In Chapter 2 of Out of the Crisis, Deming presents his 14 key principles for transforming an organization’s management, and by “management,” I mean “the way things are done,” not just specifically a certain organizational layer. As Principle 14 tells us, “The transformation is everybody’s job.”
This was a fascinating chapter, not just because of the principles themselves, but because I could mentally compare and contrast them with how organizations I’ve worked with have been run as well as what business/agile consultants talk about when they speak of transforming an organization. A lot of things consultants talk about a lot are not in that list, and vice-versa. It was also interesting to see the points Deming chose to really hammer on. Pages and pages are spent on the single-vendor principle (Principle 4), for example. I didn’t count, but that one point may have more ink dedicated to it (in this chapter) than any of the others. When leading a software development team, our “vendors” are not just equipment and software vendors, but they are also the people who give us our requirements, so I had to do some uncharacteristically intense cogitification to think through how that principle might apply to that area.
But those details aside, I wondered why his principles seemed so alien to American business. I mean, the man almost singlehandedly rebuilt Japan’s economy and brought them from being a nation shattered by war into a lead contender in the world economy. When you think about it, that doesn’t leave the rest of us with very many excuses, does it?
“I’d love to take the time to focus on quality, but our sales were lagging last quarter, and we really need to just get some things out there to meet some marketing deadlines. We’ll track back around and improve things, later.”
“Yeah, I know what you mean. Times are tough. Last quarter, someone dropped atomic bombs on our major cities. So, you know, that’s similar.”
If Deming’s principles can bring your business to roaring prosperity after that, it seems like more people would be doing these things, or at least talking about them, right? He had worked with organization after organization, employee after employee, manager after manager, country after country. He wasn’t infallible by any stretch, and his thought came out of a particular context, but still – why does it seem so different than what people are on about, today?
I think one reason for this is that Deming had a different end-game for businesses than most of us. In Deming’s eyes, businesses existed to build a nation’s wealth and increase the prosperity of her people. It’s really been interwoven through everything in the first couple of chapters. Businesses that follow his principles prosper in the market, which enables them to provide more and more better-paying jobs to more people for years and years to come. The idea that a business exists primarily to make a lot of money for an individual (or small group of individuals) to be discarded when it has served that purposes seems kind of alien to his way of thinking.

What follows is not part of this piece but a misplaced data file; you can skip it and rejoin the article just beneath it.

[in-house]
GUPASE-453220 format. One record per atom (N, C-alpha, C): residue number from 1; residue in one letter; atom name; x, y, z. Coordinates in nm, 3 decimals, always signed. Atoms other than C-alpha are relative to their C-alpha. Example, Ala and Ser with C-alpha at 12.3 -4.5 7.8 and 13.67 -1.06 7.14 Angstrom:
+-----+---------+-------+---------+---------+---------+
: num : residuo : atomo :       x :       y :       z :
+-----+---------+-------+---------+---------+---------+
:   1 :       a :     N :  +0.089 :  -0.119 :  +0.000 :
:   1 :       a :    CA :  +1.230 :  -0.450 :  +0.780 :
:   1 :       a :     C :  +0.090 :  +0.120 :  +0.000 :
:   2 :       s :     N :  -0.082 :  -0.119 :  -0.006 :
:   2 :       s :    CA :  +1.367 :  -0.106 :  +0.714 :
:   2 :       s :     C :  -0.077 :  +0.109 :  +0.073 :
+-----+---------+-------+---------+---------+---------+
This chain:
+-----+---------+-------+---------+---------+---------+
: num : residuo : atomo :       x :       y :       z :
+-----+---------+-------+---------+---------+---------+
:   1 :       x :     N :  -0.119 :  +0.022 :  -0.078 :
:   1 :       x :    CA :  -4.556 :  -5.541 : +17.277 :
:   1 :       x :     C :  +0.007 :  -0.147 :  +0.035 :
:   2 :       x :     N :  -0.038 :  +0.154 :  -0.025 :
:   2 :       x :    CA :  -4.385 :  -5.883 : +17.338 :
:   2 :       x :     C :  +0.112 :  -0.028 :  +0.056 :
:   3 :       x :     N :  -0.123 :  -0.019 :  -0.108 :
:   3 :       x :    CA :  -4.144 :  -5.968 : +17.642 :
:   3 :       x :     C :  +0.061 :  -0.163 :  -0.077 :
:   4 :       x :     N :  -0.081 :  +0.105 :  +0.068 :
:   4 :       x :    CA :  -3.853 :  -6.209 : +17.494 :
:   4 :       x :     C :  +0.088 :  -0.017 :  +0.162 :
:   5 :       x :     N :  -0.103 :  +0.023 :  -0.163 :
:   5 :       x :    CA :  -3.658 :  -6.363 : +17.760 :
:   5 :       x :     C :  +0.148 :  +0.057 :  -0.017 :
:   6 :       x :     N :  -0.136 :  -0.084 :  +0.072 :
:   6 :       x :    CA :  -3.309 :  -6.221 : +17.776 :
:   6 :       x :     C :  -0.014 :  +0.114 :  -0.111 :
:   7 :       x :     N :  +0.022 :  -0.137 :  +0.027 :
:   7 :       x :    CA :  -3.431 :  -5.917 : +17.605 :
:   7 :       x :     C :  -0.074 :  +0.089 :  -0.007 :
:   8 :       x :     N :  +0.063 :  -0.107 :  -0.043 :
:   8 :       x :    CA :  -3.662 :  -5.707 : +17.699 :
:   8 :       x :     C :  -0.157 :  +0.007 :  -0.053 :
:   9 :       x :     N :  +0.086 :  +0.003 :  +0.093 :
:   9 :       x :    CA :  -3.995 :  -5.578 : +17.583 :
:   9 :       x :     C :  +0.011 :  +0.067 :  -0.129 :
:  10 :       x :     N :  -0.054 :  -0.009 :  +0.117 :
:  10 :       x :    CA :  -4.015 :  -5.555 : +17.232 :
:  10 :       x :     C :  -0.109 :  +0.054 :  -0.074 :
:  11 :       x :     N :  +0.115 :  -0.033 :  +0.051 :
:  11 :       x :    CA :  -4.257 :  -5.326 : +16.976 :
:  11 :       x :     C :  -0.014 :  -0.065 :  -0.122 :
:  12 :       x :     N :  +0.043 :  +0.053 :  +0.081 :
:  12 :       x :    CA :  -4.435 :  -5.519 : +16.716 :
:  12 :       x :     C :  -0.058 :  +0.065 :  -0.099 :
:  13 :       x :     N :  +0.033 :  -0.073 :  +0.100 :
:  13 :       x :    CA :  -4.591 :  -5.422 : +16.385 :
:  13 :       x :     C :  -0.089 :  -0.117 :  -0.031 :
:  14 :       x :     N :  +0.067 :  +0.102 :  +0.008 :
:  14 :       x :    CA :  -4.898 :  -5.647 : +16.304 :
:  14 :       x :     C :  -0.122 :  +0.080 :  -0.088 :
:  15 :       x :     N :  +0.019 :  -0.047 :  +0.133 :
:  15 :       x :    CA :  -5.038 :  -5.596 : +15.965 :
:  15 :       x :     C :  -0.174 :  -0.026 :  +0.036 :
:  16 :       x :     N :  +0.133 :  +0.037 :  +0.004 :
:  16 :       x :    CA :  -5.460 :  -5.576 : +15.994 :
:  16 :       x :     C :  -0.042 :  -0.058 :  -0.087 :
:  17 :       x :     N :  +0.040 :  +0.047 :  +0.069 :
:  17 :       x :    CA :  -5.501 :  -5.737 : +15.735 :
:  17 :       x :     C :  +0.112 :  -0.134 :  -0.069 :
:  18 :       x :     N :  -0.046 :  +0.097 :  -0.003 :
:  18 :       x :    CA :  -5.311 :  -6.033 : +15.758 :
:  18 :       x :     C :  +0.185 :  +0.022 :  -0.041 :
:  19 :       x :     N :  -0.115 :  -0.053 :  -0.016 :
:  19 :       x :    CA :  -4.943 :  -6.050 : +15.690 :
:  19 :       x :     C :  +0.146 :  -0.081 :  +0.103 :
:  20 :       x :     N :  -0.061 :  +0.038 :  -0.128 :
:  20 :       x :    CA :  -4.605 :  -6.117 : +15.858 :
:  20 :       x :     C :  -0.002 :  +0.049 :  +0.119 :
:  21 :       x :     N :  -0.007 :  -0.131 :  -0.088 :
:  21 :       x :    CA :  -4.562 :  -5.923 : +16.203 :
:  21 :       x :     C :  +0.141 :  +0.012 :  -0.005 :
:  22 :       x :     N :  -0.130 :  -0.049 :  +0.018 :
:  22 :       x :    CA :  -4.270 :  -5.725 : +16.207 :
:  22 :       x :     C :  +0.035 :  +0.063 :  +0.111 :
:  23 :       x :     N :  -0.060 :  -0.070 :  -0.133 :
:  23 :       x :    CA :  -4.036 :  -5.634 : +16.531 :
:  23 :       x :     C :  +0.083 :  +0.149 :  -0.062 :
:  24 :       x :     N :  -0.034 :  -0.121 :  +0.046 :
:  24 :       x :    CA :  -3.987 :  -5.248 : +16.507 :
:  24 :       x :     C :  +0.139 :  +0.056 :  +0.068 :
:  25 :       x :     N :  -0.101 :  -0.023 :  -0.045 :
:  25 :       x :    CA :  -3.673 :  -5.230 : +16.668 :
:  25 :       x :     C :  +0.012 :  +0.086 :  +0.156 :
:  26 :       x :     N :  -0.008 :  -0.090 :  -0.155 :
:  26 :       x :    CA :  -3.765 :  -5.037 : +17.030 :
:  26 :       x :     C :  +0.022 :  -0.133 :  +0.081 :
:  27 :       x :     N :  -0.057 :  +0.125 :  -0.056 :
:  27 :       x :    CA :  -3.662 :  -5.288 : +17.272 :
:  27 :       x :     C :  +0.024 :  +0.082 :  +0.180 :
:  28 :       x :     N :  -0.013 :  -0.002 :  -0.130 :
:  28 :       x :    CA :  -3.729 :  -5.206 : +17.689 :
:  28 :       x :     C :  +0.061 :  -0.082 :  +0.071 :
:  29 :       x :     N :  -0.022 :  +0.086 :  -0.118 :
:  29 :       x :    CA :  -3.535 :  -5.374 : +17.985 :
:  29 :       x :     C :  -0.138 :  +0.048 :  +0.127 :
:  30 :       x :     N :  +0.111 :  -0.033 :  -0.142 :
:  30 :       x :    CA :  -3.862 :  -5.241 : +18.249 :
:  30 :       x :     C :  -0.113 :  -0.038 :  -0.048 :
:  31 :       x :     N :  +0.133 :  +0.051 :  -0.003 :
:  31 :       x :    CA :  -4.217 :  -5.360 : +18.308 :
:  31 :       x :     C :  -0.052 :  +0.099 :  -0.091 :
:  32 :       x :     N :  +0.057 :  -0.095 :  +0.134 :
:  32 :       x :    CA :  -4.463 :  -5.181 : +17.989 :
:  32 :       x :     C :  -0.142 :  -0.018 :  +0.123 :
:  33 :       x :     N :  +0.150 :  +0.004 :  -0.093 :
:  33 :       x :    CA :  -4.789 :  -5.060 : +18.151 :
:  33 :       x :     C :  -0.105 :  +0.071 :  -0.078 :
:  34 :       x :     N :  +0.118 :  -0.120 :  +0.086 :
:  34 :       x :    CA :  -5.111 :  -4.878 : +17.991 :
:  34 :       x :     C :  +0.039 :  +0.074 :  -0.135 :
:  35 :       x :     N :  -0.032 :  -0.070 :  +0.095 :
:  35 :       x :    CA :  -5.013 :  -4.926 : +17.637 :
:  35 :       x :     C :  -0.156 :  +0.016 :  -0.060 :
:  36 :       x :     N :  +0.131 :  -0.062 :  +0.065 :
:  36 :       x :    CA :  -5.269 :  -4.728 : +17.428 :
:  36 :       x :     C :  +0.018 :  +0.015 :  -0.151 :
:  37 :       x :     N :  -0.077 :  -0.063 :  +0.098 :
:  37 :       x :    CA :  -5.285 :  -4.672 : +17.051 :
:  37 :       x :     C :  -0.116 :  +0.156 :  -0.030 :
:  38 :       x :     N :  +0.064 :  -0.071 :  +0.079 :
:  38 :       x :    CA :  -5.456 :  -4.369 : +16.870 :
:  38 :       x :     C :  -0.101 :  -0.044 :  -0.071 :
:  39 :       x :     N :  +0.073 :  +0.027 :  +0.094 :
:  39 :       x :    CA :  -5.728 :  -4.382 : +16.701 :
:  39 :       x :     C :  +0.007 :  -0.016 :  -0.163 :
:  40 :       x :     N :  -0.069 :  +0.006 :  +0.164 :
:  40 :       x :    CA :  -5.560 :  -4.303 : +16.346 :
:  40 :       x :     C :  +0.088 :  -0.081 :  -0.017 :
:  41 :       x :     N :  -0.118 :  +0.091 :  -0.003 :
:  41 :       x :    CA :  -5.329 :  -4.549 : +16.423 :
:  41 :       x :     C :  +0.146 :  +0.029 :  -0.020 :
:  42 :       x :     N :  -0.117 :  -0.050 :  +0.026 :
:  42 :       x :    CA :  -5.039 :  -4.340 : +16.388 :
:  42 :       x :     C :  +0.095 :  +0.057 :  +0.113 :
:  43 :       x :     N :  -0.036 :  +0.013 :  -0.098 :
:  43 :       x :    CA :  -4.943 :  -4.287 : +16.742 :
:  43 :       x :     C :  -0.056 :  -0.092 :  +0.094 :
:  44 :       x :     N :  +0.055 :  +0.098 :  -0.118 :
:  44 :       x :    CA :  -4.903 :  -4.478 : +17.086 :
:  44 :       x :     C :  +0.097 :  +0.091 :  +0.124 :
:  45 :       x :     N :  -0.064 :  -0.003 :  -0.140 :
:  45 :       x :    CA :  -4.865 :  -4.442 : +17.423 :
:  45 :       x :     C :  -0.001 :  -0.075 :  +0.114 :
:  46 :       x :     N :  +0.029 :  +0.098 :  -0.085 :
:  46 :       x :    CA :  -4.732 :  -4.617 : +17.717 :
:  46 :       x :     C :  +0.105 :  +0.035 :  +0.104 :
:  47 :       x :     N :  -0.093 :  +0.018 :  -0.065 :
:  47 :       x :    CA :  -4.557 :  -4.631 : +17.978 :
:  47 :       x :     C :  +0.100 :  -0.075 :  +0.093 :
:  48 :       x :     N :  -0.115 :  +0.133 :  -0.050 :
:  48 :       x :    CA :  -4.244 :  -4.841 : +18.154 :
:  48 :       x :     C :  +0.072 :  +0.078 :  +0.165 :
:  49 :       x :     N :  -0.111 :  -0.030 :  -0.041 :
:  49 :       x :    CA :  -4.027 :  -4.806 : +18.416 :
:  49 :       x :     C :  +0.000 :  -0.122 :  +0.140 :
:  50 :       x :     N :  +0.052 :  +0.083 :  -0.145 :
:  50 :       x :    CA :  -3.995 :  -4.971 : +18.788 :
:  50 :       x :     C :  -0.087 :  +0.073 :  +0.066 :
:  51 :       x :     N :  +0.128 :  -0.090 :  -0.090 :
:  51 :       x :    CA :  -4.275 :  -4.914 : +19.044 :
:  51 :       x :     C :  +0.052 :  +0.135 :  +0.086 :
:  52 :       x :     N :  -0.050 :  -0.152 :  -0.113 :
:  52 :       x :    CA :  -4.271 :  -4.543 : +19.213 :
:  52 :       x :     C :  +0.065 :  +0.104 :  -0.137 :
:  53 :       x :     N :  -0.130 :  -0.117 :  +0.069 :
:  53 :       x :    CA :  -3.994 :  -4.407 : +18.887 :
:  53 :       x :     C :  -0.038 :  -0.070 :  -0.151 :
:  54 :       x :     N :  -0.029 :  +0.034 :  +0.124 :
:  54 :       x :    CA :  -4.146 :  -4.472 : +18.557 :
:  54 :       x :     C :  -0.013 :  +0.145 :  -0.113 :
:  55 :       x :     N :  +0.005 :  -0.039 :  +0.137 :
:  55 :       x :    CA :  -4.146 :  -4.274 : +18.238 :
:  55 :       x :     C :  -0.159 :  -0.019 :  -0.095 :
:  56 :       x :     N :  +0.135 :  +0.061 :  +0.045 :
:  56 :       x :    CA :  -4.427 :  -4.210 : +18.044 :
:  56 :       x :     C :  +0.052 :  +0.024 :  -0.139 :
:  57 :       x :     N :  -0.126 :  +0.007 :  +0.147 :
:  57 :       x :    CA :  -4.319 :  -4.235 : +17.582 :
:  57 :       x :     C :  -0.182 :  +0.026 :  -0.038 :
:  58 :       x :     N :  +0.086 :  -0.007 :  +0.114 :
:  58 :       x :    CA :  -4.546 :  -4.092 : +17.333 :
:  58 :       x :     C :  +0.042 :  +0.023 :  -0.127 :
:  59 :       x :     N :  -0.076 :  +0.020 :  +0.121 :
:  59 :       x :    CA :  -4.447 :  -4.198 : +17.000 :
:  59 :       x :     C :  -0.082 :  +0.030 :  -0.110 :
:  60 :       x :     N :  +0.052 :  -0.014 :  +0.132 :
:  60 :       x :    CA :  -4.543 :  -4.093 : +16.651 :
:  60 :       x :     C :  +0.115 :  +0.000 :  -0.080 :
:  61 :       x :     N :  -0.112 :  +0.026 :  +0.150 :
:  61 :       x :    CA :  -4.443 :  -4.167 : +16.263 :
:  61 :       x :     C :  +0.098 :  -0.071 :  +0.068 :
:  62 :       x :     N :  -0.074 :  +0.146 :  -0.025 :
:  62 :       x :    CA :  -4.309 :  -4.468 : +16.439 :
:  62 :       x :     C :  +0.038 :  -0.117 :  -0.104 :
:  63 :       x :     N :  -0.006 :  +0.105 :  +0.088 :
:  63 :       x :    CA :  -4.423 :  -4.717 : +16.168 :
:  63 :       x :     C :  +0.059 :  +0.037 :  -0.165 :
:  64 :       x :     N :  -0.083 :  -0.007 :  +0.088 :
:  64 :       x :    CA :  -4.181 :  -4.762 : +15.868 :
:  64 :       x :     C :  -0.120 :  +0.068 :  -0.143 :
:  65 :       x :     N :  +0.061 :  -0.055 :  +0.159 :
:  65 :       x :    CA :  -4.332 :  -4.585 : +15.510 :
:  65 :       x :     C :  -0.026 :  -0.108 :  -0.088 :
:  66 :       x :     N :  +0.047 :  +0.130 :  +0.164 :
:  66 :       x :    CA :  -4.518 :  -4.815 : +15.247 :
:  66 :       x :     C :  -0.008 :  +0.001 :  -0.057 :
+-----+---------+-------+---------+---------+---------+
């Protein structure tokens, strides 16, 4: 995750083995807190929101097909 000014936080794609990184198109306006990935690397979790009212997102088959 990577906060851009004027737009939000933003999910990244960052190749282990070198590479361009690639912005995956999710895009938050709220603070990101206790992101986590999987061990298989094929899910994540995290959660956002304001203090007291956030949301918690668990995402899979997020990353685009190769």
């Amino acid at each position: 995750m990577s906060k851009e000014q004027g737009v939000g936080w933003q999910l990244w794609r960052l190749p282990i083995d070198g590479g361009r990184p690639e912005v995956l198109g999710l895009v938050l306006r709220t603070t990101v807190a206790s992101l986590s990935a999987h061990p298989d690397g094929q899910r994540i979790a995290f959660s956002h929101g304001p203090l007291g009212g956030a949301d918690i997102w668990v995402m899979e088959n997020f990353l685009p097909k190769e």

In Deming’s mind, if I start a business, it should be so that I can increase the prosperity of as many people as I can for as long as I can. This is business eschatology. This is the telos of your organization: to keep as many people employed as possible, paid well, happy and gratified, and improve your country and ultimately the world in this way. Of course, as a by-product, you’ll be increasing your own prosperity, too, but you increase your own prosperity by focusing on helping first.
Perhaps this is way his notions of focusing on quality, building long-term vendor relationships, continuous improvement, ditching evaluations, and building systems that bring out the best in your people seem so out of place in the current business consulting climate. In American business, today, the goals of many business owners are to make as much money as they possibly can in as short a time as they possibly can. The goal drives your current behavior, which is why many of the discussions en-vogue today revolve around working faster, getting rid of people, getting lean by way of cost cutting, etc. A lot of businesses are just trying to make as much profit as they possibly can as quickly as they can. Everything else is driven by that. Quality is only interesting if it becomes a factor in how much money they can make. Improving their system is only important if it helps hit a certain profit target by a certain timeline.
I don’t have any statistics on this – it’s purely a personal hunch based on conversations, so don’t take it to the bank – but I’ll bet if you asked a group of startup owners what their long term goals were, a fair amount of them would say they’d want to get the business up to a certain value and sell it. I’m not condoning nor condemning that. It’s a perfectly legitimate choice. It is, however, very different from Deming’s idea of the role a business plays in the economy and in the lives of the people involved, and so the values are going to be different.
As for me, reflecting on things like high unemployment, the reputation for shoddy workmanship certain American products tend to have, the disparity of wealth distribution, an ever-growing class of “unhirables,” businesses that are here today and gone in three years, I don’t know. You almost get the impression the man was on to something. The crisis he wants us to get out of isn’t a crisis of bad business; it’s a crisis of national and worldwide economic proportion.